Building muscle for beginners: How to maximize results without overtraining.
For a lot of people who are starting out with resistance training, using a typical bodybuilder split program is often not the best way to achieve optimum results. In my experience, my clients have found that using a full-body routine works better for hypertrophy training for beginners.
So, first I'll start with my definition of a full-body training session, how I implement it and the standard definition of a typical bodybuilder split program.
A method I would usually use with my clients is one lower-body compound exercise, one upper-body compound exercise, and an accessory exercise for each of these, which I will explain in this article. I would typically program these exercises for three days per week, with a rest day in between.
A typical and common bodybuilder split program would generally focus on one muscle group at a time. For example, leg day, chest day, arm day etc., for usually five days a week. However, this is not ideal for a lot of people.
So, I think people who would benefit from full-body workouts are those who are new to resistance training, anyone who has had a long layoff from resistance training, and those who play a sport or engage in some other activity outside of the gym.
The reason I think a full-body workout would benefit these individuals is because of the level of muscle damage, also known as metabolic stress, that can occur. When it comes to muscular hypertrophy, a muscle needs to be stimulated then rested and fueled before it can grow to its full potential. That potential is different for each individual, and there is the law of diminishing returns that needs to be considered. More muscle damage does not always equal more muscle growth.
What we need to aim for is the minimum effective dose. This means we need to stimulate the muscle enough so that it will grow to its full potential – and no more.
At this point you might be thinking, “What's the harm in creating more muscle damage? Surely it's better to do more than not enough.” Well that can make sense on the surface, but taking this approach could do more harm than good.
The reason is that, the more stress that occurs, the longer it will take to recover. Remember, I said the muscle needs to rest before it can grow.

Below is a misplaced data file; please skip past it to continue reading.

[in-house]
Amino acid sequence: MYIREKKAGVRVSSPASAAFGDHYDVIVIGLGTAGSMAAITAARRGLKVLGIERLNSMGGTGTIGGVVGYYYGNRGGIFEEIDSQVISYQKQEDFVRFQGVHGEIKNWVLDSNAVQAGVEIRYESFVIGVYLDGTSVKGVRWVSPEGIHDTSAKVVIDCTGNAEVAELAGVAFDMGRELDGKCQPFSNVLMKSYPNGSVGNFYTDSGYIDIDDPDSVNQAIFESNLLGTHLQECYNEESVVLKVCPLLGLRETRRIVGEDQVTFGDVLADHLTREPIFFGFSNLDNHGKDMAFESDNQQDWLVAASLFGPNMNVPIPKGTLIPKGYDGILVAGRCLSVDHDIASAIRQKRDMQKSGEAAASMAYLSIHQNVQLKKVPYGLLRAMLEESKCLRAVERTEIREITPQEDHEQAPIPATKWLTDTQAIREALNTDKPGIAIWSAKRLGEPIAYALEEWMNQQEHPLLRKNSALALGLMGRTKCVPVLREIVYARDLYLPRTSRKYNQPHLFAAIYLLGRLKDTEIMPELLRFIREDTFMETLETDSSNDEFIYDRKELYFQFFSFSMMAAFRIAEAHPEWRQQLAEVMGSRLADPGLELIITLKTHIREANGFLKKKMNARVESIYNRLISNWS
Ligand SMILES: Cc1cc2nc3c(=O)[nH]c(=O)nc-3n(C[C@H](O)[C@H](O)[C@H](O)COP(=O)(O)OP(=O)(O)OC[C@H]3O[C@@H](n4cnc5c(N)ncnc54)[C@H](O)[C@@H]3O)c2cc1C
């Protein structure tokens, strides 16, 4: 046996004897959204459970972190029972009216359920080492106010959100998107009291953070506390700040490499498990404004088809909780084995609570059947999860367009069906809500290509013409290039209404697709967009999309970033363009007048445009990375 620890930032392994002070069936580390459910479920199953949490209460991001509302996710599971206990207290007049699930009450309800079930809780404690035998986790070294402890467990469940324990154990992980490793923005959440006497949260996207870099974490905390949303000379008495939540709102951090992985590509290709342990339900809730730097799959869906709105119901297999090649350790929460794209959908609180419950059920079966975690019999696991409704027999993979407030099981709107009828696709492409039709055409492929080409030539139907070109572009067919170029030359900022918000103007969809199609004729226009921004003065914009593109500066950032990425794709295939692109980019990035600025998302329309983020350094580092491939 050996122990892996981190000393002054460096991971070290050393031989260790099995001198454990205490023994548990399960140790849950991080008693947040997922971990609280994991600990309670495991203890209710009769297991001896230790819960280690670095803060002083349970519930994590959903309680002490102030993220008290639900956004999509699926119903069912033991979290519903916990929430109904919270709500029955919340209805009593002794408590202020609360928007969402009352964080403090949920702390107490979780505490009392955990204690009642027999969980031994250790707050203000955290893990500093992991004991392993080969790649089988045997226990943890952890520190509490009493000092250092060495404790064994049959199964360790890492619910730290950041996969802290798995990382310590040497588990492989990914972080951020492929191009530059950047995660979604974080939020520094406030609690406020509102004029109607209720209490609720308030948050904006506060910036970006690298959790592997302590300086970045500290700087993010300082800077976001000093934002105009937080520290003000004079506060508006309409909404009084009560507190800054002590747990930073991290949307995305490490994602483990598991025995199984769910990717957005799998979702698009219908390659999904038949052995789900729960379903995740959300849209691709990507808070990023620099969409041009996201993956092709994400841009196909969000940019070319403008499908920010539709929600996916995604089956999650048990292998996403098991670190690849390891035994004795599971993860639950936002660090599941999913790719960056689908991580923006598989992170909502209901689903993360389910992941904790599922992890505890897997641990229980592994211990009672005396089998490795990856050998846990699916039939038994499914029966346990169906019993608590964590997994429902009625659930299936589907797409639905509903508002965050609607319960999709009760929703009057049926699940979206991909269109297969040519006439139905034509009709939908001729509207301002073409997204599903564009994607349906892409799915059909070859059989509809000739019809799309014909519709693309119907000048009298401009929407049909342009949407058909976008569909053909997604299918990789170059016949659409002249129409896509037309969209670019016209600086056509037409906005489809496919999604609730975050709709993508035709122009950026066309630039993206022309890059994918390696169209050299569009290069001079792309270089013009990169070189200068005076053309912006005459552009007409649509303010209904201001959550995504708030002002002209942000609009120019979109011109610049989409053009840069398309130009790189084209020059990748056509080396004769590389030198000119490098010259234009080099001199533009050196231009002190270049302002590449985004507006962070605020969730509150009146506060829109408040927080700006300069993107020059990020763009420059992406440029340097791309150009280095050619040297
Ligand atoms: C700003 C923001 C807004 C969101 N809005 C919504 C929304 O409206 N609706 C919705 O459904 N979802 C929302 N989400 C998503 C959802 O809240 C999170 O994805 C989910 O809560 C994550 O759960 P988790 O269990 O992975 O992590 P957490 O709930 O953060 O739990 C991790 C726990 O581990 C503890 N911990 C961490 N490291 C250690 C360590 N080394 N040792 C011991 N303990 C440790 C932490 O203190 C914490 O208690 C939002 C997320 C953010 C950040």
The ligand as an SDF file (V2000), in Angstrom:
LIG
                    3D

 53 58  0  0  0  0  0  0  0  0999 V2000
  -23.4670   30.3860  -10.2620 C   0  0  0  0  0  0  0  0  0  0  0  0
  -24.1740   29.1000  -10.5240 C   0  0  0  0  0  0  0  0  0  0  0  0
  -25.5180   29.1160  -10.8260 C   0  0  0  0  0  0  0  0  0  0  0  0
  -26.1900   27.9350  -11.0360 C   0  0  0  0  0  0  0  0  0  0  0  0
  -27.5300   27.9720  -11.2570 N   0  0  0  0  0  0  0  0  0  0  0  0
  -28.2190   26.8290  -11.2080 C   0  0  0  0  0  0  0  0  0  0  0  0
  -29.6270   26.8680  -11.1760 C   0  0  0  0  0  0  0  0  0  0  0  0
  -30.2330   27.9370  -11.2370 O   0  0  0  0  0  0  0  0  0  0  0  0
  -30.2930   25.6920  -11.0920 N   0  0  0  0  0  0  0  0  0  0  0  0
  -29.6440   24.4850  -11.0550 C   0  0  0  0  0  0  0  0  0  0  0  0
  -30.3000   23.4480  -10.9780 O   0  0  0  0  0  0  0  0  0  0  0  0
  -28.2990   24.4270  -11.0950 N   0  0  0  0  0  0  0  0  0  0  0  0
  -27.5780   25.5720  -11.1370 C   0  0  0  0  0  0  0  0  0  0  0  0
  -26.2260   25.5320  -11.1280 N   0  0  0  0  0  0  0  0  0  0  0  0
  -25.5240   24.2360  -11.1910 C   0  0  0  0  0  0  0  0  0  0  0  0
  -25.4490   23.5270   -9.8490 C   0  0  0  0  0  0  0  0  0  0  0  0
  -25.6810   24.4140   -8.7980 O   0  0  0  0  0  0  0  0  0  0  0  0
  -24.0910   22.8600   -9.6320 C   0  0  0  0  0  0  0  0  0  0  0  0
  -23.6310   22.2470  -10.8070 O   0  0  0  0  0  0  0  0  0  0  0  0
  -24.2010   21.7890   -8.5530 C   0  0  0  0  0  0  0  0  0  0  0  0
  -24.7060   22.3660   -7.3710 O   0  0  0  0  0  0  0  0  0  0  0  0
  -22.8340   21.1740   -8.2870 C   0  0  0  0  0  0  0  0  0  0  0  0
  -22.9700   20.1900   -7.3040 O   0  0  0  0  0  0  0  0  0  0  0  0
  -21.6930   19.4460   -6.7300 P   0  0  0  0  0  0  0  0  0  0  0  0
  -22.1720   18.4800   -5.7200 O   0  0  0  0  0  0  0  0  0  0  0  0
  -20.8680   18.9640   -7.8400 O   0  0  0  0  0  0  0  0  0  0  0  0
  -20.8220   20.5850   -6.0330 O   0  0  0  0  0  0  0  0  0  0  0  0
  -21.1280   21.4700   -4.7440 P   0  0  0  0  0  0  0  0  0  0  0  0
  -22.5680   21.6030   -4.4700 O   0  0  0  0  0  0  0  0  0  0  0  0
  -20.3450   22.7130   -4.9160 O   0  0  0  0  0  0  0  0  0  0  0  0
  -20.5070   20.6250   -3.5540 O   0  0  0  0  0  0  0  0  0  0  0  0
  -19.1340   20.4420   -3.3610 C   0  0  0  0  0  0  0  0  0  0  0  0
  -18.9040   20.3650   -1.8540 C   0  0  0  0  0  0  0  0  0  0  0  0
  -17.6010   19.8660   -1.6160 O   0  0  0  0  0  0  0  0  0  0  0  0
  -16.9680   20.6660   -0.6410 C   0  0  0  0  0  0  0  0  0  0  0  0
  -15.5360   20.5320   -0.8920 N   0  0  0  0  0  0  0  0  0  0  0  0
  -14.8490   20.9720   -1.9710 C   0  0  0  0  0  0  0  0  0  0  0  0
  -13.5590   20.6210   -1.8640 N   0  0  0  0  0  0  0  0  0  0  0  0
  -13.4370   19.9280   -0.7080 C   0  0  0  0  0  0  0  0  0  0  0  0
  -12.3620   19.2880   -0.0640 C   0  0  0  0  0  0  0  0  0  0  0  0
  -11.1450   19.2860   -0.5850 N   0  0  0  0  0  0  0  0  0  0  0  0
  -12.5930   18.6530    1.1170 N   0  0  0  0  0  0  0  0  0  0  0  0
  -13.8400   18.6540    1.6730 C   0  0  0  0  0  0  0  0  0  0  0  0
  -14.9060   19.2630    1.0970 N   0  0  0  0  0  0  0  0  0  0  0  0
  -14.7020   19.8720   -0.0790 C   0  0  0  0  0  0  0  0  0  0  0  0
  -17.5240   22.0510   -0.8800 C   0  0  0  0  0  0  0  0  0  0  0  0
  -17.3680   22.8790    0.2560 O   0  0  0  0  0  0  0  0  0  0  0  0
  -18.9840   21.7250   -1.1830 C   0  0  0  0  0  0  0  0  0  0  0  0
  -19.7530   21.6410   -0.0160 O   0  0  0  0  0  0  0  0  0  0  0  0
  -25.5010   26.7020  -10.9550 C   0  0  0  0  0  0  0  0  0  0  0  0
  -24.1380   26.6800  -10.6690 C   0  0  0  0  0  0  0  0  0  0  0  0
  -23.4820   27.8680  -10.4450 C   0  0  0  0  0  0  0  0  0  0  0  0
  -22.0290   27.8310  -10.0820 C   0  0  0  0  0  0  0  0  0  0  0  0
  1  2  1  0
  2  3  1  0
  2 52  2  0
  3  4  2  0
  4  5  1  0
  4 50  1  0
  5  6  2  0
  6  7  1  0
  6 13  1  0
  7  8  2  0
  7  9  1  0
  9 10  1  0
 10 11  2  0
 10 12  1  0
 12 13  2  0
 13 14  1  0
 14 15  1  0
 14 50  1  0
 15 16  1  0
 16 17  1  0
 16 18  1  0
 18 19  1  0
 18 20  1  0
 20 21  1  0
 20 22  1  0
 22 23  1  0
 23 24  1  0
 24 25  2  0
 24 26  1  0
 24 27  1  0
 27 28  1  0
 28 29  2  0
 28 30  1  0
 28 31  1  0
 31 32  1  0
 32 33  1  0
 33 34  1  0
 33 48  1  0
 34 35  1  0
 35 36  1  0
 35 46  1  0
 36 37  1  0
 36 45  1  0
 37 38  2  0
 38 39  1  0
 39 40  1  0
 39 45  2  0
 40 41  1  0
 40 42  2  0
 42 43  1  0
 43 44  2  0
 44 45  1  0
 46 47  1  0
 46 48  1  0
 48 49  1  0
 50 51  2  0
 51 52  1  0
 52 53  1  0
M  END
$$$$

After muscle breakdown occurs the body then tries to rebuild the muscle, this is called protein synthesis. In order for the muscles to get bigger, the synthesis must exceed the breakdown. So if you have a limited potential of protein synthesis then you must ration your metabolic breakdown. Failing to do this could mean that you're causing more damage than you are repairing.
An analogy that can help you understand this is getting a suntan. If I were, hypothetically speaking, to go out into the sun and tan my legs for only an hour, they would probably get burned (Irish skin). If I hadn't been out in the sun in a long time it would be a pretty severe burn.
My recovery will take some time, and I would be in discomfort the whole time. If I did this repeatedly for a year, the chances are I would end up with skin damage rather than a nice tan. Conversely, if I were to, hypothetically, expose my legs for 20 minutes, my chest for 20 minutes and my arms for 20 minutes, I wouldn't get burnt, but there would still be enough stress applied for a change to occur without requiring a long recovery period.
Doing this on a more consistent basis would help my body get used to the stimulation without causing any unnecessary damage, resulting in a nice tan.
For inexperienced lifters, another advantage for doing a full-body routine in this manner is that they have more time for their central nervous system to recover between sessions.
So, one way you could plan these workouts is to use compound and isolation exercises, with the isolation acting as accessory exercises to the compound.
An example of this type of program could be: on day one you do squats and pull-ups, with accessory exercises being leg extensions and lying pullovers.
Then on the next training day you can do deadlifts and bench presses, with a cable fly and hamstring curl as accessory exercises.
The third training day can be lunges and heavy carries. Accessory exercises can be leg presses and lateral raises.
After a few months
Depending on your ultimate goals and how big you want to get, you will probably need to adjust this after a few months. Over time you could start to work more towards the bodybuilder split, but if you are one of the people mentioned above, this could be the ideal way for you to start, especially if you're feeling constantly battered and worn out from your training, and you don't seem to be getting results for your hard work.